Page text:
Brownwood’s Union Presbyterian Church is now hosting a cancer healing circle meeting on the second and fourth Tuesday evening of each month at its 700 Fisk St. location.   

The meetings, moderated by Union pastor Doug House, aim to create a safe and supportive space for those living with or impacted by cancer. Inspired by the works of Dr. Rachel Naomi Remen and the Commonweal organization, the meetings provide an opportunity to share.   

“We’re here to listen,” explained House during Tuesday night’s meeting. “We’re not here to fix or correct.”   

During the meetings, a small stuffed animal is passed between participants, indicating their moment to speak. On Tuesday, House read from a list of questions about cancer and cancer treatment, giving healing circle attendees a chance to describe their own experiences with the devastating and pervasive disease.   

Brownwood resident Sheryl Arthur attended her first meeting on Tuesday night. Arthur was recently diagnosed with a very rare cancer called neuroendocrine tumors, a sort of “zebra disease” that is often mistaken for maladies like Crohn’s disease. (After the meeting, Arthur gave the Bulletin specific permission to discuss her diagnosis. All information shared during healing circles is kept confidential to protect patient privacy.)   

Arthur said the meeting helped encourage her to keep fighting and to continue her goal of raising awareness of neuroendocrine cancer.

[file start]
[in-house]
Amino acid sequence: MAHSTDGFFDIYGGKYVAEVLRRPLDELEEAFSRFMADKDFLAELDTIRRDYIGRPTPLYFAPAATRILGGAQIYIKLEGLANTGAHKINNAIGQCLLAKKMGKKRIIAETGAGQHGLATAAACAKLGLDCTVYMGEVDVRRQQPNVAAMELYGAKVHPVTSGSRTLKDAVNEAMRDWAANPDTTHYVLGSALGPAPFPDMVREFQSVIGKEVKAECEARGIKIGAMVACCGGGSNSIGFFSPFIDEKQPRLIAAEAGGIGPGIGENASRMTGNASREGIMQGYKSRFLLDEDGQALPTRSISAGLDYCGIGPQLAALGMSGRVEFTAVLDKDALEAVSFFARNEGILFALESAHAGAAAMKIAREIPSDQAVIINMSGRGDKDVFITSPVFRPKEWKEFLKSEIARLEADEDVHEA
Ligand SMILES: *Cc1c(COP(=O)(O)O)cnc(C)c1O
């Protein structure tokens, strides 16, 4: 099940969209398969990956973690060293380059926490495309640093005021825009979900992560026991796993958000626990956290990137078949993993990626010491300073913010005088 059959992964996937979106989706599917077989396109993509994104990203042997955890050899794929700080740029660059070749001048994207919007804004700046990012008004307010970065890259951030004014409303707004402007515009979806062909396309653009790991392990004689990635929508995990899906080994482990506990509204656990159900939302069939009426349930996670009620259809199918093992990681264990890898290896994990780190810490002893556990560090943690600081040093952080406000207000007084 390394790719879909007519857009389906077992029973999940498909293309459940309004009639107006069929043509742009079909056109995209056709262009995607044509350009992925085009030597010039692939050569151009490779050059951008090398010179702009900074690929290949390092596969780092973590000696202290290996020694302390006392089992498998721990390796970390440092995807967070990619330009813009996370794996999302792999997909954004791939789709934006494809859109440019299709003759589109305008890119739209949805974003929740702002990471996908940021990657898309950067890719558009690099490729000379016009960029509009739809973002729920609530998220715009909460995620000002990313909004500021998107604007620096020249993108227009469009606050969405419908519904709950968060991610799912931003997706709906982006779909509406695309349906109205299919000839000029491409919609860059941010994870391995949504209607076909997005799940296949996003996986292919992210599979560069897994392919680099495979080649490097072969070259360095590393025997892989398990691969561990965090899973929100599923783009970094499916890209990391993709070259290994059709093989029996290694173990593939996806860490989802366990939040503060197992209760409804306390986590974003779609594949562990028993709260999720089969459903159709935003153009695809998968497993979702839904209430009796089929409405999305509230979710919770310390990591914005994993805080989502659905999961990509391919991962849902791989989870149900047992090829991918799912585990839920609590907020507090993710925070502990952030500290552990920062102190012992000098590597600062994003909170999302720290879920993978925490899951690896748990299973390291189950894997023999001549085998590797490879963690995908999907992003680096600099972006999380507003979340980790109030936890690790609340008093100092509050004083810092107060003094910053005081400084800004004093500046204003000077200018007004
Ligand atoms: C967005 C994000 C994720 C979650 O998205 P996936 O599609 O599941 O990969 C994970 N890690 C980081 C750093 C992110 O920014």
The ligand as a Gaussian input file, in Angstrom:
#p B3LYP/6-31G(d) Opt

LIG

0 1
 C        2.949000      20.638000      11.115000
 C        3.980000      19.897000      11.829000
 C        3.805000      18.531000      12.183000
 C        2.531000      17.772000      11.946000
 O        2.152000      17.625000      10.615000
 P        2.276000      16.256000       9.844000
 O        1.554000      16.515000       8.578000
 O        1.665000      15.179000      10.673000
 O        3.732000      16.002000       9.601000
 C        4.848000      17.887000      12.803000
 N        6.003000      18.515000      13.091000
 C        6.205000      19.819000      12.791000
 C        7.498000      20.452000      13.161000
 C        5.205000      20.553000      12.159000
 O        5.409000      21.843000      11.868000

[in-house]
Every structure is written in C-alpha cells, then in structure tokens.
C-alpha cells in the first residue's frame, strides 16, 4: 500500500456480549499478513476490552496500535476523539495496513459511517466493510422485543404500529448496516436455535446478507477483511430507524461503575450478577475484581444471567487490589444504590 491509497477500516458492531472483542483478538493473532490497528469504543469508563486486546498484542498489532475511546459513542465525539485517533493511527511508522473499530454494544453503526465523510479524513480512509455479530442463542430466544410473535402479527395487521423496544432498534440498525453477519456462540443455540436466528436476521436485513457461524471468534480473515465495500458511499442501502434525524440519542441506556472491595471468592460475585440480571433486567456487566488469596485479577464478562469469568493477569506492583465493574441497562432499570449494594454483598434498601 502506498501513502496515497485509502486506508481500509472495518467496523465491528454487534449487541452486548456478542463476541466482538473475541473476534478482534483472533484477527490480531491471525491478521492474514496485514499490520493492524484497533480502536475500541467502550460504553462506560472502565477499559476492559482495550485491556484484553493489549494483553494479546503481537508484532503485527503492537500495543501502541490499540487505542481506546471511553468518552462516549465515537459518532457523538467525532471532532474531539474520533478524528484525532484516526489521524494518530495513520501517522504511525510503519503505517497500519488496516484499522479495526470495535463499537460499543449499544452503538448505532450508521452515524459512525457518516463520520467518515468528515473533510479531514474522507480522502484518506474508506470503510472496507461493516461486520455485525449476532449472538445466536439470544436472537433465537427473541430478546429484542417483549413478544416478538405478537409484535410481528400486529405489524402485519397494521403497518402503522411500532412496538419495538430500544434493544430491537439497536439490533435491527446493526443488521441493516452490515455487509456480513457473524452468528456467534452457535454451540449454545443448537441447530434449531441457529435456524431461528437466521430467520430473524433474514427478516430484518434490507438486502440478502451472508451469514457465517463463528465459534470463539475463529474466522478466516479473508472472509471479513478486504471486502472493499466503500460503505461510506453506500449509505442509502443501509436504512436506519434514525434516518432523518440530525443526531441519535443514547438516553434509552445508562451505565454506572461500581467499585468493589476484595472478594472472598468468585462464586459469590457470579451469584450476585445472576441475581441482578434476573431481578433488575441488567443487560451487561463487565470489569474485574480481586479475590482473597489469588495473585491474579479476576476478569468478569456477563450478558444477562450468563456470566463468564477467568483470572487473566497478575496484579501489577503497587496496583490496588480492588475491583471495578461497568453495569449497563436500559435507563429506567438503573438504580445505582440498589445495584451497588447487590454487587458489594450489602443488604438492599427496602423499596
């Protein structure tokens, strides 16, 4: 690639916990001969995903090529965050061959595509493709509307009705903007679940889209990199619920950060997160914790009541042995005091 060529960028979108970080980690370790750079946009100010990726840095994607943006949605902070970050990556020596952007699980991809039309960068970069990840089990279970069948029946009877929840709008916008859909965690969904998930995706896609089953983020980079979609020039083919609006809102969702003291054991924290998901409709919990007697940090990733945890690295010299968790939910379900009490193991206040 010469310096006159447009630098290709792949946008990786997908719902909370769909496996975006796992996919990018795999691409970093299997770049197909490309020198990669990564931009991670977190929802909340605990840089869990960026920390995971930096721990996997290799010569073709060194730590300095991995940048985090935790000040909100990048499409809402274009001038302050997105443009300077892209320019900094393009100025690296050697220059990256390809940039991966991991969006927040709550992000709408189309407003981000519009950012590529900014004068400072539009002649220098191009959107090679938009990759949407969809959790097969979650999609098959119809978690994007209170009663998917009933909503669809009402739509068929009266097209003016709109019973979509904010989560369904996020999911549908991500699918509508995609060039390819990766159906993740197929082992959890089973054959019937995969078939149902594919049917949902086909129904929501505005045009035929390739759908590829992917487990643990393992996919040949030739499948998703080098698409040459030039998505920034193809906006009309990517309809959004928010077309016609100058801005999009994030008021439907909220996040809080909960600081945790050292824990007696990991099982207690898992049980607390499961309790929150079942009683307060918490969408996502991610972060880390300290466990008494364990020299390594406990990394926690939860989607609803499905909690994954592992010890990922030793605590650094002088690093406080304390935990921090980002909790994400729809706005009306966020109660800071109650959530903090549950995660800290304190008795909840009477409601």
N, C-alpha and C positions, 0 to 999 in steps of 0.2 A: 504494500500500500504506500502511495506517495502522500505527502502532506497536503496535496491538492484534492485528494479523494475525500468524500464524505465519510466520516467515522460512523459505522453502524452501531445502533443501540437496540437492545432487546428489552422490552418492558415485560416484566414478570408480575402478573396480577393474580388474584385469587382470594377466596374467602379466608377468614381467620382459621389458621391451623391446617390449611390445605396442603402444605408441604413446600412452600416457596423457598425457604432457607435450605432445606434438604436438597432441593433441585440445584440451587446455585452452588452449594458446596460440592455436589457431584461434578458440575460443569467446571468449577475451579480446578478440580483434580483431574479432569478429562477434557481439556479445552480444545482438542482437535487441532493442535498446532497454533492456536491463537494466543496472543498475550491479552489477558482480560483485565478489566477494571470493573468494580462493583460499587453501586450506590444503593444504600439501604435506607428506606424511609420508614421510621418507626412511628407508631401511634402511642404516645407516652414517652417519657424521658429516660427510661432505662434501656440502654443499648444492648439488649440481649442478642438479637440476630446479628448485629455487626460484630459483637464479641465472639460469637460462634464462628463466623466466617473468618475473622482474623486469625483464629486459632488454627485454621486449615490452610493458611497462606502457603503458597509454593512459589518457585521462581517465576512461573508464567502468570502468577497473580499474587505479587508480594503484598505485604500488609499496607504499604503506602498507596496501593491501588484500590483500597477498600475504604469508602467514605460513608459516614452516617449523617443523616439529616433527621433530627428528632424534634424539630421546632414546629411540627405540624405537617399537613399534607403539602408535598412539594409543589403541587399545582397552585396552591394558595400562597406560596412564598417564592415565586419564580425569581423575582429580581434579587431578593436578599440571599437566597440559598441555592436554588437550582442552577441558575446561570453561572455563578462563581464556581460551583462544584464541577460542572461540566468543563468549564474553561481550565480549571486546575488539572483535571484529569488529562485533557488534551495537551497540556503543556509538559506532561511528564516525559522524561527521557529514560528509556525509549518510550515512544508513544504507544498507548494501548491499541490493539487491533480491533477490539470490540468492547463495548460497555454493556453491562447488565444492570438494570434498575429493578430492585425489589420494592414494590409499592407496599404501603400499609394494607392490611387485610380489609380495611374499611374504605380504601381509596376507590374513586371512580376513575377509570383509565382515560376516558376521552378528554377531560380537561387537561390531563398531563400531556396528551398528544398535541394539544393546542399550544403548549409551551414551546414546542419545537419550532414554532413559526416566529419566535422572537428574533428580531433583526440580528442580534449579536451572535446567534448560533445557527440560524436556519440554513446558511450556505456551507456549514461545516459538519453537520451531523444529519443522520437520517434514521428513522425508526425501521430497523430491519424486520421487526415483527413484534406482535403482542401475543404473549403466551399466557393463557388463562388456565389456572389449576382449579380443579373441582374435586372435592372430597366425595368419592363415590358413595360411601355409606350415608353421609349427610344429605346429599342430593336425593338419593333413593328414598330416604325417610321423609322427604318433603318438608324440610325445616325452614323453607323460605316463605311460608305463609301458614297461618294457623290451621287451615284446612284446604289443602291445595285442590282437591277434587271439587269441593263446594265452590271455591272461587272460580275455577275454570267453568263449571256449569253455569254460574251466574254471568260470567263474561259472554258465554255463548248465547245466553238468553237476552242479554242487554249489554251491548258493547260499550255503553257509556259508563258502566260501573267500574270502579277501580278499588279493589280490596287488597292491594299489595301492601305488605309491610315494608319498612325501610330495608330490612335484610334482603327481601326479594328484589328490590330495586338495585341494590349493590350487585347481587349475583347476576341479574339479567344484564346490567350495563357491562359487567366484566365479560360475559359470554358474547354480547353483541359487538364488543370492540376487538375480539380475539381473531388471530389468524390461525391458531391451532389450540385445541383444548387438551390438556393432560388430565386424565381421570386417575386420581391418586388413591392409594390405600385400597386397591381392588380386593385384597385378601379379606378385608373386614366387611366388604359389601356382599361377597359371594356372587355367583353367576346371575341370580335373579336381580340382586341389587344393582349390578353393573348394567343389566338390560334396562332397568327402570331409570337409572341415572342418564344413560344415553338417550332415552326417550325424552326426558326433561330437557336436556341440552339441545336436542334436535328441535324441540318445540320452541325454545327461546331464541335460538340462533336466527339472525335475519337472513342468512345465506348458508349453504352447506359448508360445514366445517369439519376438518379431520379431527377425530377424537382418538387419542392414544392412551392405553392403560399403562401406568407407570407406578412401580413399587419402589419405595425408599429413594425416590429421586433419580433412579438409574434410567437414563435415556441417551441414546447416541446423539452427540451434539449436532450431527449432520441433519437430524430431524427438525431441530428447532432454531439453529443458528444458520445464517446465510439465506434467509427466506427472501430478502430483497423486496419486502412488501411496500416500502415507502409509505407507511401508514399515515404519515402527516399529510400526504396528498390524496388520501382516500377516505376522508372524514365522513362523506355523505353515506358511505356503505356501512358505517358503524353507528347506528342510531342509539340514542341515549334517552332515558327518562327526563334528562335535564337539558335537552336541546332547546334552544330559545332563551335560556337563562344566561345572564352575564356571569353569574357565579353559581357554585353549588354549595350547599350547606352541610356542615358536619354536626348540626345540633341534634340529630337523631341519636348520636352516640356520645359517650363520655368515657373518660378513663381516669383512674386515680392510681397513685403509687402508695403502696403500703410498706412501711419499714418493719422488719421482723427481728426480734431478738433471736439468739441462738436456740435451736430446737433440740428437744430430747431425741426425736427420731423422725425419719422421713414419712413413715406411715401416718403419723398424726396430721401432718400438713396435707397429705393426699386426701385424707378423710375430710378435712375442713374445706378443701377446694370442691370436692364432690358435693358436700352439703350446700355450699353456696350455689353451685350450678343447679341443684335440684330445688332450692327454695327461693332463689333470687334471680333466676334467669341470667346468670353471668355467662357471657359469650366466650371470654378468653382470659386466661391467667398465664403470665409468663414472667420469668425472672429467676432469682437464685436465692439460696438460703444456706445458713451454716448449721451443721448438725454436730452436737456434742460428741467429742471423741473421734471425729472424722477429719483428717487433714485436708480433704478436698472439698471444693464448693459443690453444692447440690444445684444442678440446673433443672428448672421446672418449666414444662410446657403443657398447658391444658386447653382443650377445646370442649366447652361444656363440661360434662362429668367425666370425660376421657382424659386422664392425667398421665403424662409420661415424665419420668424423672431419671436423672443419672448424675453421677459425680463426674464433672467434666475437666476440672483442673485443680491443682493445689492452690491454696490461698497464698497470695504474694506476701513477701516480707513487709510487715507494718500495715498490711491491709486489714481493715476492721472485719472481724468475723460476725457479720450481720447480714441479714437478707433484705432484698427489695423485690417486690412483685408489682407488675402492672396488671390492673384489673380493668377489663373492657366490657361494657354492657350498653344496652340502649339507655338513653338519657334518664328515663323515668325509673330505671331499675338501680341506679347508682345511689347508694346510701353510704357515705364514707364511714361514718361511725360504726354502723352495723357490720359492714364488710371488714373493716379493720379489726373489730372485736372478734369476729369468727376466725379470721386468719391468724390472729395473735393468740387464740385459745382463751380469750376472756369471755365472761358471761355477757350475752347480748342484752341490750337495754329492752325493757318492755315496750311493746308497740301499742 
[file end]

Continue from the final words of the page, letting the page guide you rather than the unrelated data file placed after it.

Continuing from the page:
House said Remen’s book “Kitchen Table Wisdom” is what initially drew him to her works. “Part of her experience is, if you can get folks to talk about what’s going on in their lives, often times clues come out as to what might help in the healing process,” he said. “If you liken it to a support group or a 12-step meeting … we each have credibility with each other because we’ve been there and done that.”   

House encouraged individuals with other illnesses, or sick friends or family members, to join the group if they believe it could be beneficial.   

“If we can at least discuss a problem, even if we can’t solve it,” he said, “just talking about it can reduce the tension.”   

Healing circle attendee and Union Presbyterian member Sue Jones said the circle was founded in the same spirit as Union’s weekly soaking prayer services, where attendees spend an hour in silent prayer and can give prayer requests to the church if desired. The soaking prayer service meets every Wednesday at 12 p.m.   

The healing circle meeting will meet next on Aug. 9 at 6 p.m. The church can be reached for questions at 325-646-8569.